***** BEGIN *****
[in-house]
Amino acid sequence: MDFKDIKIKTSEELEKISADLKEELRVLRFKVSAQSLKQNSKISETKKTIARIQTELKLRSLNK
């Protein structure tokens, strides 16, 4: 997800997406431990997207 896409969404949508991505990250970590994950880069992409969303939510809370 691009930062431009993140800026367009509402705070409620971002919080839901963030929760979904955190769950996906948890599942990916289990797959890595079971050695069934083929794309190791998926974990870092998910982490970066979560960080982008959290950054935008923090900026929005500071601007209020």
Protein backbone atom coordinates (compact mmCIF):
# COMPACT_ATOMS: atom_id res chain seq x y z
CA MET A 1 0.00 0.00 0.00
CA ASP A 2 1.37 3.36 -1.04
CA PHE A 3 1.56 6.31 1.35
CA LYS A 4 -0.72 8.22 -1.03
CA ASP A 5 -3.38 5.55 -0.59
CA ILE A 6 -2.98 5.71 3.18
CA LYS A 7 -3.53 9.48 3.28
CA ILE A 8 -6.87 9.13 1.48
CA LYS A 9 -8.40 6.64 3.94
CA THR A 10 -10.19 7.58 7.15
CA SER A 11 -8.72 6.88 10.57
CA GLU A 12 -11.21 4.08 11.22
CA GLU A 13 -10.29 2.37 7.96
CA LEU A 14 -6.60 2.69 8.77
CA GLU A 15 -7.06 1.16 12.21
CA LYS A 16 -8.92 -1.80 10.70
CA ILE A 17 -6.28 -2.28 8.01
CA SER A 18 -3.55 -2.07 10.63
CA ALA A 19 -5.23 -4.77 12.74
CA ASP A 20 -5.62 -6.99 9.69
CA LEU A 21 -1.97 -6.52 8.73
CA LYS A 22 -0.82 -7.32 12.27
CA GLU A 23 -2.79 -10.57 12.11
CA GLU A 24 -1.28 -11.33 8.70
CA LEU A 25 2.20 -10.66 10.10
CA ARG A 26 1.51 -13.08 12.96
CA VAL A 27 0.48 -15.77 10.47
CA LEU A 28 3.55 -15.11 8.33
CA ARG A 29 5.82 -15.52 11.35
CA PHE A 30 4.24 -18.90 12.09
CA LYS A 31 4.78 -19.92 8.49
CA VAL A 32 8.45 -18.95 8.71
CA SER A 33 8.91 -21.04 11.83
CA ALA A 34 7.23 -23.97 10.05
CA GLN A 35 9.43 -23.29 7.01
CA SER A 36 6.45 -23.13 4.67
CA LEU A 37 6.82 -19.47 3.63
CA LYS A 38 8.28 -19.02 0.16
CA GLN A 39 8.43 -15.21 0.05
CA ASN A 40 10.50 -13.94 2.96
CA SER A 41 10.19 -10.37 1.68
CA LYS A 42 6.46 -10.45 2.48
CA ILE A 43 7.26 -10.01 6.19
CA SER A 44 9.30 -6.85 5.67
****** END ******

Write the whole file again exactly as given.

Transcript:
[in-house]
Amino acid sequence: MDFKDIKIKTSEELEKISADLKEELRVLRFKVSAQSLKQNSKISETKKTIARIQTELKLRSLNK
């Protein structure tokens, strides 16, 4: 997800997406431990997207 896409969404949508991505990250970590994950880069992409969303939510809370 691009930062431009993140800026367009509402705070409620971002919080839901963030929760979904955190769950996906948890599942990916289990797959890595079971050695069934083929794309190791998926974990870092998910982490970066979560960080982008959290950054935008923090900026929005500071601007209020």
Protein backbone atom coordinates (compact mmCIF):
# COMPACT_ATOMS: atom_id res chain seq x y z
CA MET A 1 0.00 0.00 0.00
CA ASP A 2 1.37 3.36 -1.04
CA PHE A 3 1.56 6.31 1.35
CA LYS A 4 -0.72 8.22 -1.03
CA ASP A 5 -3.38 5.55 -0.59
CA ILE A 6 -2.98 5.71 3.18
CA LYS A 7 -3.53 9.48 3.28
CA ILE A 8 -6.87 9.13 1.48
CA LYS A 9 -8.40 6.64 3.94
CA THR A 10 -10.19 7.58 7.15
CA SER A 11 -8.72 6.88 10.57
CA GLU A 12 -11.21 4.08 11.22
CA GLU A 13 -10.29 2.37 7.96
CA LEU A 14 -6.60 2.69 8.77
CA GLU A 15 -7.06 1.16 12.21
CA LYS A 16 -8.92 -1.80 10.70
CA ILE A 17 -6.28 -2.28 8.01
CA SER A 18 -3.55 -2.07 10.63
CA ALA A 19 -5.23 -4.77 12.74
CA ASP A 20 -5.62 -6.99 9.69
CA LEU A 21 -1.97 -6.52 8.73
CA LYS A 22 -0.82 -7.32 12.27
CA GLU A 23 -2.79 -10.57 12.11
CA GLU A 24 -1.28 -11.33 8.70
CA LEU A 25 2.20 -10.66 10.10
CA ARG A 26 1.51 -13.08 12.96
CA VAL A 27 0.48 -15.77 10.47
CA LEU A 28 3.55 -15.11 8.33
CA ARG A 29 5.82 -15.52 11.35
CA PHE A 30 4.24 -18.90 12.09
CA LYS A 31 4.78 -19.92 8.49
CA VAL A 32 8.45 -18.95 8.71
CA SER A 33 8.91 -21.04 11.83
CA ALA A 34 7.23 -23.97 10.05
CA GLN A 35 9.43 -23.29 7.01
CA SER A 36 6.45 -23.13 4.67
CA LEU A 37 6.82 -19.47 3.63
CA LYS A 38 8.28 -19.02 0.16
CA GLN A 39 8.43 -15.21 0.05
CA ASN A 40 10.50 -13.94 2.96
CA SER A 41 10.19 -10.37 1.68
CA LYS A 42 6.46 -10.45 2.48
CA ILE A 43 7.26 -10.01 6.19
CA SER A 44 9.30 -6.85 5.67